On CW there are images of signals stronger than about 59+10 or +20, it and the KX2 are direct conversion receivers... The audio images are notched out by DSP, it is very effective at the image of your chosen sidetone frequency, but only about 45 dB down a few Hz away from that. Generally it's not an issue, but can cause you to call strong stations well off their real frequency!

The KX3 S-meter is calibrated with the pre-amp on... The pre-amp isn't generally needed so your S-meter will always read a bit low. There is no way to calibrate the S-meter in the current firmware.

The KX3 speaker is awful, why can a tiny speaker in a mobile phone sound so good, yet the one in a KX3 rattle so much? If you mostly operate SSB (or CW with earphones) it's not a problem - it doesn't resonate/rattle on SSB so much.

The KX3 internal battery holder is useless, opening the case to change batteries risks damage to the ribbon cable between the boards on each half of the case and the spring contacts aren't up to supplying much current, so you are limited to about 3W and then the battery level soon starts to bring on warnings of low battery Volts. So stick to external power.

While you can add a lot of extras to a KX3 via the accessory sockets on the side plate, they are via flimsy 2.5 and 3.5mm jack sockets, it gets quite messy when you connect a few cables.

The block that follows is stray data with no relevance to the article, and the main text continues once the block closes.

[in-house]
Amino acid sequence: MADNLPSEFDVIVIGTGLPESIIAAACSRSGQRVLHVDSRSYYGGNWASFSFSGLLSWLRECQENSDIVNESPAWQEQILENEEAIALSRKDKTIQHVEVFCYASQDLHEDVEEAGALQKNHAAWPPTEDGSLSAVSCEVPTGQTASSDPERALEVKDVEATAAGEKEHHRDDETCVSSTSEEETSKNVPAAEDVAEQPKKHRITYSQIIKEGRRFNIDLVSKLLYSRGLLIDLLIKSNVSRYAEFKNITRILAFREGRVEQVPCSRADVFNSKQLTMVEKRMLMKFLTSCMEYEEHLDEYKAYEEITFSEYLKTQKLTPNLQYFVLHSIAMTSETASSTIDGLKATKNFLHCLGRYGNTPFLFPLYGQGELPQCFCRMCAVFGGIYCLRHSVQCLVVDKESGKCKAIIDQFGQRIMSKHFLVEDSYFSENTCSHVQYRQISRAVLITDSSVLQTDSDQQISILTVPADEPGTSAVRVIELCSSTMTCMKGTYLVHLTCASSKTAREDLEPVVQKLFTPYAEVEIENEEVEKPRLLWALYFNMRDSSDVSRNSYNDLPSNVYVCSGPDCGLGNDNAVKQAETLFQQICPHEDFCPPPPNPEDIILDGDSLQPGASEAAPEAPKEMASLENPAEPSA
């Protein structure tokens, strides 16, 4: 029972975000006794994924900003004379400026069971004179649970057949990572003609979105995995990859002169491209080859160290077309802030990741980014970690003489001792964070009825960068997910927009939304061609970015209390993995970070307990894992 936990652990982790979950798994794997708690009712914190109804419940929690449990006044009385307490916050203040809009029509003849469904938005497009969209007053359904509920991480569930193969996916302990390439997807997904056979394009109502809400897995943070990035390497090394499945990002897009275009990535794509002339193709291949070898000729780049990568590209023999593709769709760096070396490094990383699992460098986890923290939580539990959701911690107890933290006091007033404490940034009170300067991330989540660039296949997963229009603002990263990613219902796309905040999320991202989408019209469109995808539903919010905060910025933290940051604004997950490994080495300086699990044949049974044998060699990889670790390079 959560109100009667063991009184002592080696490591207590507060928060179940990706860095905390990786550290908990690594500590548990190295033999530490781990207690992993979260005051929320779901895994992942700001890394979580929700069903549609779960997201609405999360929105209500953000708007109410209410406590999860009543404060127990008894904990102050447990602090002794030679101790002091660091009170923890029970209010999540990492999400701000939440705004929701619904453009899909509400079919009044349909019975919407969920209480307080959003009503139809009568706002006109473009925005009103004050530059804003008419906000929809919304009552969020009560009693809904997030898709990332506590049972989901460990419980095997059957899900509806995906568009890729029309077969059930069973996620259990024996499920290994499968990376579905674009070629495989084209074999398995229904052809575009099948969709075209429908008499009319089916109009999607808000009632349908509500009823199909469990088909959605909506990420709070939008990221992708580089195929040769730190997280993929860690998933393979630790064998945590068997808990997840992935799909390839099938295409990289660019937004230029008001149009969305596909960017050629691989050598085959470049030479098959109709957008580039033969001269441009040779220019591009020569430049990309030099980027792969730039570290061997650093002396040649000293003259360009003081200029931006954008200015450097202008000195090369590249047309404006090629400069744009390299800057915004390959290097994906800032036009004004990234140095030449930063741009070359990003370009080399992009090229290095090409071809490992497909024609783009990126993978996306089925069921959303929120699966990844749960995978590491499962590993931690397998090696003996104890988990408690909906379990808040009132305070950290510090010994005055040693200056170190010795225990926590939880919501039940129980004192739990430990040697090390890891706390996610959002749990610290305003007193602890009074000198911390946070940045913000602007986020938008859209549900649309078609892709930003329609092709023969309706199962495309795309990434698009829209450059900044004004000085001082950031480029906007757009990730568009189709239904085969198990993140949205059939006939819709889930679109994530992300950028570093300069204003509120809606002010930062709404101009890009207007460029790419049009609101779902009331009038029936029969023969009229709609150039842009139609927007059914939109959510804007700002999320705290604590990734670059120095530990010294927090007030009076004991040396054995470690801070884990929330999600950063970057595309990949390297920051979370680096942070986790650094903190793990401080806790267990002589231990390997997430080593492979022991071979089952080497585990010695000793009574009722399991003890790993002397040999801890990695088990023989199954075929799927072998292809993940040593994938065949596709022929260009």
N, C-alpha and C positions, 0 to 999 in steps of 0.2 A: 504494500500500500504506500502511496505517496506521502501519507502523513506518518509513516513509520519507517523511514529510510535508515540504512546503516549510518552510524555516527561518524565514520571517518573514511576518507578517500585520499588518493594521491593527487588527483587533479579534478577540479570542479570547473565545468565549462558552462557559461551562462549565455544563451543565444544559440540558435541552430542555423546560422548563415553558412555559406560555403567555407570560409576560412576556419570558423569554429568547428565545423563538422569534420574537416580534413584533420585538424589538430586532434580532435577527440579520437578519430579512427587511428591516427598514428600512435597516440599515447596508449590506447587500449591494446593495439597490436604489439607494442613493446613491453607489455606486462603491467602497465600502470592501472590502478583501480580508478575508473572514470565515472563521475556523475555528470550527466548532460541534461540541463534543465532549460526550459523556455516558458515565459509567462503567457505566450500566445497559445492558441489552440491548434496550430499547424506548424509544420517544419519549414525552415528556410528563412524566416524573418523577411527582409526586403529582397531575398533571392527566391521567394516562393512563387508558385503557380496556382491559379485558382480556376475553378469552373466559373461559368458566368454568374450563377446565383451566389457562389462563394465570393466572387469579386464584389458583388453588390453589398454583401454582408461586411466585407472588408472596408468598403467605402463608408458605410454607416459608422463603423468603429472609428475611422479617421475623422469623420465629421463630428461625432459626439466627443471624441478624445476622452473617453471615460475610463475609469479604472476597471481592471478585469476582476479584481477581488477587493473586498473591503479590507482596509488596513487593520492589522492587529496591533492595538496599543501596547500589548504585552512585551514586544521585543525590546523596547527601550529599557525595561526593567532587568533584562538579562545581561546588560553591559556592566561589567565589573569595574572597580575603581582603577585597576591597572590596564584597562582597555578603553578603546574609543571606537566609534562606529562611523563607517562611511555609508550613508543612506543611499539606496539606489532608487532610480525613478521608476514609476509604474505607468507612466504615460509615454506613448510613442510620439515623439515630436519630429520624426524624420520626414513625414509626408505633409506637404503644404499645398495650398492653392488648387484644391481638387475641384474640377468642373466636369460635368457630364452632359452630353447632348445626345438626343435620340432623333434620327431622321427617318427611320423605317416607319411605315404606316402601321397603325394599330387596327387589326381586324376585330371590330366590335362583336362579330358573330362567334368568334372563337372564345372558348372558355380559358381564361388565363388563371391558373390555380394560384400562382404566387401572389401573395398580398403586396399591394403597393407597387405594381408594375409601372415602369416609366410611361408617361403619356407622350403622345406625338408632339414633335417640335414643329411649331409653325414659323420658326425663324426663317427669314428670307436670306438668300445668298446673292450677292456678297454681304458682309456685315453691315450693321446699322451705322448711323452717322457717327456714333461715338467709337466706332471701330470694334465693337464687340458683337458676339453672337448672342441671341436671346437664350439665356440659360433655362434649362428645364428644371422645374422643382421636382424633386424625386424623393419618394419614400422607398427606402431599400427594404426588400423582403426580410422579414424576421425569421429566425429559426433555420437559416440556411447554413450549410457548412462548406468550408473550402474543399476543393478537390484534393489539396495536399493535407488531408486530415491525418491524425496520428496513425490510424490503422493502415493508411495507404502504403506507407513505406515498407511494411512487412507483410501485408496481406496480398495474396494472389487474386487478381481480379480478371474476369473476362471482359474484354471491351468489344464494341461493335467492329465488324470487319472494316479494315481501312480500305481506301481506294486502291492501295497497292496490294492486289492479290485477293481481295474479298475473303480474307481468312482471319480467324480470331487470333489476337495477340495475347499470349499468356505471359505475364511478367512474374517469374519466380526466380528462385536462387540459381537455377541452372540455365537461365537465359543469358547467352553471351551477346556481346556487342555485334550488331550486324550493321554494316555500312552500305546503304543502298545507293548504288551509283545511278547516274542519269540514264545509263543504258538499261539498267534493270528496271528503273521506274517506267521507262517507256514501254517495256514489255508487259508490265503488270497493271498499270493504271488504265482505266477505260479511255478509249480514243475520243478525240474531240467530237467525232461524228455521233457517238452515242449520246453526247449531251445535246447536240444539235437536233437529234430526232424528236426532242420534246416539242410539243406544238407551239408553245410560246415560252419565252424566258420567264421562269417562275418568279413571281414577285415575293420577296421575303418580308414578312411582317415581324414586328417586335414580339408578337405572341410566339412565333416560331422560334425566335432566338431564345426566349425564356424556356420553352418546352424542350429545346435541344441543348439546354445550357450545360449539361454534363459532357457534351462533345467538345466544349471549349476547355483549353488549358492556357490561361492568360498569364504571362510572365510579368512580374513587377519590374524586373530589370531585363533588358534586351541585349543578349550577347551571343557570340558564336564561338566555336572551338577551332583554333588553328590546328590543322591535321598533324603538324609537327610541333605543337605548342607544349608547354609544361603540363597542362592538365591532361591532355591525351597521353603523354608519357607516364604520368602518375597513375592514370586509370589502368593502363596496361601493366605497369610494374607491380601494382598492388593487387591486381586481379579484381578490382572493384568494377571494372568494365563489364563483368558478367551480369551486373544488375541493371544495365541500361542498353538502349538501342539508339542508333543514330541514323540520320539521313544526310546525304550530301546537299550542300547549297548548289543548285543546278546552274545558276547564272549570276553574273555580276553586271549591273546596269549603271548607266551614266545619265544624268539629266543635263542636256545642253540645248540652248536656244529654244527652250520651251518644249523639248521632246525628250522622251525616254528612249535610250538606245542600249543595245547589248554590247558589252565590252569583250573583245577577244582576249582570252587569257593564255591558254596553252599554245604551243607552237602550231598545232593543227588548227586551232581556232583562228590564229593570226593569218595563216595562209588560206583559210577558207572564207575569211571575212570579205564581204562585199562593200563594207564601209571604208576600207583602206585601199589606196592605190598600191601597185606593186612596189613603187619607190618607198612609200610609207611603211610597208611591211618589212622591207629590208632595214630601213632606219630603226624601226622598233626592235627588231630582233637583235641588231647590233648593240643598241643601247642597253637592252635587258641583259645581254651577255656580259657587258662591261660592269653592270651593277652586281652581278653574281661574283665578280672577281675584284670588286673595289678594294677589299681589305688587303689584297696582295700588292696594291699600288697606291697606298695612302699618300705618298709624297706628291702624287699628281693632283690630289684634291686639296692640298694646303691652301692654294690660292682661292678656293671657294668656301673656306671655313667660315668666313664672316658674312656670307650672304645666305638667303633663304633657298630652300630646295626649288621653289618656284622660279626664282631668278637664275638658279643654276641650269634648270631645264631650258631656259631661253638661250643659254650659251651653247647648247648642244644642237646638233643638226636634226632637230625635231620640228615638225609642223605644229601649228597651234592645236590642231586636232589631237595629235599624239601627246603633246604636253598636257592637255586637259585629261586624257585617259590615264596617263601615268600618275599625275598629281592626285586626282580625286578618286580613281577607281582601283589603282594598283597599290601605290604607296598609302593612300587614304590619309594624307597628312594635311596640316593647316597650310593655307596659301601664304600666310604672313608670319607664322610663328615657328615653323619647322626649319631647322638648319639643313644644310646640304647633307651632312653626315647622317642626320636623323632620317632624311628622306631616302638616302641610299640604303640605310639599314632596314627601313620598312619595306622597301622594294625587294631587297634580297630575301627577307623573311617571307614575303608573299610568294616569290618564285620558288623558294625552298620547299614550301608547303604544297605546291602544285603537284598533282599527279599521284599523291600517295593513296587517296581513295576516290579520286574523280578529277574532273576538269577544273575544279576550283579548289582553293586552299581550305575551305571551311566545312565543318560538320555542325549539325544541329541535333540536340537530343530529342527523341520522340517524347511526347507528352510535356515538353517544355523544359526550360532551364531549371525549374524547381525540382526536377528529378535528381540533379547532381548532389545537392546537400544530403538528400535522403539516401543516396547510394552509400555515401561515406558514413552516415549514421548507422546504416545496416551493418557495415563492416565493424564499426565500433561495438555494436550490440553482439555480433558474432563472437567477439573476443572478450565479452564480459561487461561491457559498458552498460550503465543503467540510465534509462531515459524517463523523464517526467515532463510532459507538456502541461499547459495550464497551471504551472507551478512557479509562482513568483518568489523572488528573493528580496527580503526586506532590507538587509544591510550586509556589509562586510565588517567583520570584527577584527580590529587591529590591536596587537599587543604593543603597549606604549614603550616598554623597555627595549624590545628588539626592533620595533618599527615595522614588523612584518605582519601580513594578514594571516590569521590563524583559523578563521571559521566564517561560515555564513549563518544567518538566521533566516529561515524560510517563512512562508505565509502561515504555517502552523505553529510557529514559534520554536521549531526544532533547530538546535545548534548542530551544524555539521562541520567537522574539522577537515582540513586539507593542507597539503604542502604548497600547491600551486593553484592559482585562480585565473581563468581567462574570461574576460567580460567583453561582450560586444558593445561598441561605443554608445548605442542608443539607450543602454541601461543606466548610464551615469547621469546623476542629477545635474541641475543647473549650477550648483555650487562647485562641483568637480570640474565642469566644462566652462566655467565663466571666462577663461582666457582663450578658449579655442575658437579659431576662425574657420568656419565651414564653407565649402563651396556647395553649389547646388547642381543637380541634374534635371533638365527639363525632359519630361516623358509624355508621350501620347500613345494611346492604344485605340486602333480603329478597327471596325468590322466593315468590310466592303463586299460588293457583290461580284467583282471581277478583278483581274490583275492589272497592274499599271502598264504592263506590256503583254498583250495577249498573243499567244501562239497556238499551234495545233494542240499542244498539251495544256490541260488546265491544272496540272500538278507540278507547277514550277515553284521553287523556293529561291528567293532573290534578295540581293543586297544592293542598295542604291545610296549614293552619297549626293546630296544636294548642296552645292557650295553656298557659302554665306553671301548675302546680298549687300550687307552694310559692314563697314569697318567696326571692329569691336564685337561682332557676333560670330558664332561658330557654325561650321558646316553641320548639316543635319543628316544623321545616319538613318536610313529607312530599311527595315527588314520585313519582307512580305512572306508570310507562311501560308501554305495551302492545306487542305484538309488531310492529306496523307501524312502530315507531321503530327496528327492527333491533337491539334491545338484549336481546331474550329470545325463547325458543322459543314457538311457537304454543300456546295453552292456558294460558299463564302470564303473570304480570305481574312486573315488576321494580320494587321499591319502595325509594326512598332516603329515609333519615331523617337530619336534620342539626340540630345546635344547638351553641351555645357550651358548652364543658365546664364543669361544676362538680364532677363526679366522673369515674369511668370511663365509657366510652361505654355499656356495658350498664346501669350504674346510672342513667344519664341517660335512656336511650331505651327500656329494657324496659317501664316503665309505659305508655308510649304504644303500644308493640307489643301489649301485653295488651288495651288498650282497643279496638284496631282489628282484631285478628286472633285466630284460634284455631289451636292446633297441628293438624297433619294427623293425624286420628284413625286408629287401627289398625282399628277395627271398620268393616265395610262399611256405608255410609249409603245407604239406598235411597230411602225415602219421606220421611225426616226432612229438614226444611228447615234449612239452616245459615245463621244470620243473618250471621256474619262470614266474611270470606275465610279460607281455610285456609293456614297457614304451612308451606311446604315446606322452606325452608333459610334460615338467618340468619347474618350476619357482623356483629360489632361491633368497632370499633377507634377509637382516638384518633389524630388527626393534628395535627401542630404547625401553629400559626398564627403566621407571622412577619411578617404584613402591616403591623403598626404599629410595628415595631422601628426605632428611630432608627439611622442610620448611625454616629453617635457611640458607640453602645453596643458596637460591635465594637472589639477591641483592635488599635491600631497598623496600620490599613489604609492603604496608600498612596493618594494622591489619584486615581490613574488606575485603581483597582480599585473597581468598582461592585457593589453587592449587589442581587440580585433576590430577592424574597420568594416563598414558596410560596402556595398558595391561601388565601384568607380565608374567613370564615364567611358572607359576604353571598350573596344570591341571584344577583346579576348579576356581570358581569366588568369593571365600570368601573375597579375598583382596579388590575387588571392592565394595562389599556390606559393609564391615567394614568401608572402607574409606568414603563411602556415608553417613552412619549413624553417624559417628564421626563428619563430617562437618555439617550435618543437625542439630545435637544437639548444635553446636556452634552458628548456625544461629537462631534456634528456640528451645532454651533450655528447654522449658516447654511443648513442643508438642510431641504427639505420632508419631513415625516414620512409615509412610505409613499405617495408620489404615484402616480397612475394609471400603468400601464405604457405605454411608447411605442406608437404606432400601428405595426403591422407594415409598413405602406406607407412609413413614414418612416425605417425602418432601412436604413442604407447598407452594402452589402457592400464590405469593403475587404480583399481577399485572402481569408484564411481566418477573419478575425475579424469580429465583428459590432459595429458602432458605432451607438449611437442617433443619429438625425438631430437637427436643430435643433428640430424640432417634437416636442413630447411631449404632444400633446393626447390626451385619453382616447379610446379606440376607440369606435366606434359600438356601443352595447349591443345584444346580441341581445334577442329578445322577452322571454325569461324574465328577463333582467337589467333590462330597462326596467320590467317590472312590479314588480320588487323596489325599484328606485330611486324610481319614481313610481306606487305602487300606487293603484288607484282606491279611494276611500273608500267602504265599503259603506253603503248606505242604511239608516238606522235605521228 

Overall a KX3 is a nice radio to use on a bedside table, or a picnic table. It's quite novel to use in the shack too, but it's real use is /P with external power.

73 Dave
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N2DTS
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« Reply #2 on: February 24, 2017, 05:13:19 AM »

I built two K2's, with most of the options, including the 100 watt amp and antenna tuner in a separate case.
You should buy one just for the build, its a lot of fun to build.
Its likely the last big kit to really build, its not just sticking pre built boards together.
The DZ Sienna might be the other last big kit, much more money...

I would not say its a rig I would use in the shack a lot, all the Elecraft stuff has their annoying every button and knob does 3 (or more) things and large menu's.

The K2 makes a very nice portable rig, room inside for a big battery, nice built in tuner, built in speaker works fine.
Its ok as a home qrp rig, and the power goes up to 15 watts out I think.
Another thing about the K2 is since you built it, you can fix it if need be.